THE DOWNTOWN of Kamloops is being transformed.
On Monday, Kelson Hall was officially opened. What was a bunker style building for Telus equipment at 330 St. Paul Street has been transformed to a state of the art 20,000 square foot cultural space with performance halls, teaching areas, rehearsal spaces, and administrative offices.
It will become the new home of the Western Canada Theatre and the Kamloops Symphony Orchestra, including their theatre and music schools. It will also become a space available for bookings by a range of community groups.
A huge thanks goes to local philanthropists Ron and Rae Fawcett. It was their generosity and vision which brought the project to fruition. In a few short years, from the time they purchased the building until today, they worked with contractors, the symphony, the theatre, and the City to change the building from concrete and telecom cables into a bright, airy, functional centre. They invested more than $6 million into the project.
And their generosity didn’t stop at the renovations. At the official opening, the Fawcetts gifted the facility to the City of Kamloops. The Fawcetts have given Kamloops state of the art cultural space.
But it is more than a building. It is a place for the community to connect. In the years ahead, hundreds of thousands will come for performances. Equal numbers, especially children and youth, will attend theatre and music classes. People will gather for business mixers, remembrance events, lectures, and lessons.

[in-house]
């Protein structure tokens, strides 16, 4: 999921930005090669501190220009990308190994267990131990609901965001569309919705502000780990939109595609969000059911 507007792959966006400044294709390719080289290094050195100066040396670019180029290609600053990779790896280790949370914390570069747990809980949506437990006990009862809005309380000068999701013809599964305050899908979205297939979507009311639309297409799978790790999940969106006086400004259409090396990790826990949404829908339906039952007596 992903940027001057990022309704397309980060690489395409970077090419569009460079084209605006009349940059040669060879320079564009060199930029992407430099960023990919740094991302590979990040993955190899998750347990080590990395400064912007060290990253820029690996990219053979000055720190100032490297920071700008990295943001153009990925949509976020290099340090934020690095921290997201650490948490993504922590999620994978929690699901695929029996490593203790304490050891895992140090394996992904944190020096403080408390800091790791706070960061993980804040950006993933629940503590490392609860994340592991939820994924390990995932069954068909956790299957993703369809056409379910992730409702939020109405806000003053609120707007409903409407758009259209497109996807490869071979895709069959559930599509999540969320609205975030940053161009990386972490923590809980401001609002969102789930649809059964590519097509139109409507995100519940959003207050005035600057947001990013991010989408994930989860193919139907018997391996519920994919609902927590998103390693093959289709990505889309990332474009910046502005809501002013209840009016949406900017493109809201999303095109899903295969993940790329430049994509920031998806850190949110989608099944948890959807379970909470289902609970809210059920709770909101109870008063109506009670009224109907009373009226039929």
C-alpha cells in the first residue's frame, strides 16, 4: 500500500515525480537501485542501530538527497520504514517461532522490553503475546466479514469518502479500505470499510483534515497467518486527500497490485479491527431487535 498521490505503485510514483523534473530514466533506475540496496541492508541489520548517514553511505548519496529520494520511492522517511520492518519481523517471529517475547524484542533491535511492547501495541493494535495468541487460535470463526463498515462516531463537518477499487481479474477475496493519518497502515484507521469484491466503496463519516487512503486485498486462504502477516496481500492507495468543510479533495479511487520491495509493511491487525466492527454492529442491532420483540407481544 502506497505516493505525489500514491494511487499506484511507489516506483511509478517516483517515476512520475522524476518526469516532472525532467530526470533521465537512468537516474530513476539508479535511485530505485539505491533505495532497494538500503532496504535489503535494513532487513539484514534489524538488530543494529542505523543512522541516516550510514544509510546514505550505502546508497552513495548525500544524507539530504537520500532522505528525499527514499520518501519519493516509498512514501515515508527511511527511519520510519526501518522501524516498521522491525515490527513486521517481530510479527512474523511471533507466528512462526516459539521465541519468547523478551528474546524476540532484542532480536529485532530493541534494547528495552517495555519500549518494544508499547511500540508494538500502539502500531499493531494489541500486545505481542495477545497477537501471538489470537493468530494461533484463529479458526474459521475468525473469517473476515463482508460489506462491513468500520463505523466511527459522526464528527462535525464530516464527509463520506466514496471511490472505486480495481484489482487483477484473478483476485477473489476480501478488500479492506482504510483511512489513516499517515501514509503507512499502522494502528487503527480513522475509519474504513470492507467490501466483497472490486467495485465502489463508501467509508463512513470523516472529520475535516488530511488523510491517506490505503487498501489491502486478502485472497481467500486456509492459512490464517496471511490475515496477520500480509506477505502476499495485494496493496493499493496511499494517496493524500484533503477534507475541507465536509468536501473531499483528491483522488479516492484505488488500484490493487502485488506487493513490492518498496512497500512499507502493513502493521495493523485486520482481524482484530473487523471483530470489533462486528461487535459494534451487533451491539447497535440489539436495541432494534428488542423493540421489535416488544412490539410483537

Coming out of COVID, one thing is clear. Being able to gather together as a community is so important. Public spaces, whether for sports, health, education or culture strengthen community.
The Kelson Hall will be one of those places. Ron and Rae Fawcett have not just given the people of Kamloops a building, they have given us the opportunity to connect as a community.
At the event, Lori Marchand, a past, long-time executive director for Western Canada Theatre, spoke about how plays such as Ernestine Shuswap Gets Her Trout and Where the Blood Mixes which WCT has produced can not only connect people but are a force for reconciliation. Cultural spaces help us know who we are, and change us into who we want to be.
The transformation of the downtown will continue. There are massive residential projects and new office spaces underway. And on the horizon is the next opportunity: the performing arts centre.
With Kelson Hall, the Fawcetts have laid the cornerstone of the new performing arts centre. The Fawcetts deliberately created Kelson Hall to complement a future centre at Seymour and 4th Avenue.
Now it will be up to others including City Hall to take the next step, to continue the transformation of Kamloops. Thanks to Ron and Rae Fawcett for their contribution to Kamloops.
Nancy Bepple is a Kamloops City councillor with a strong interest in community building projects.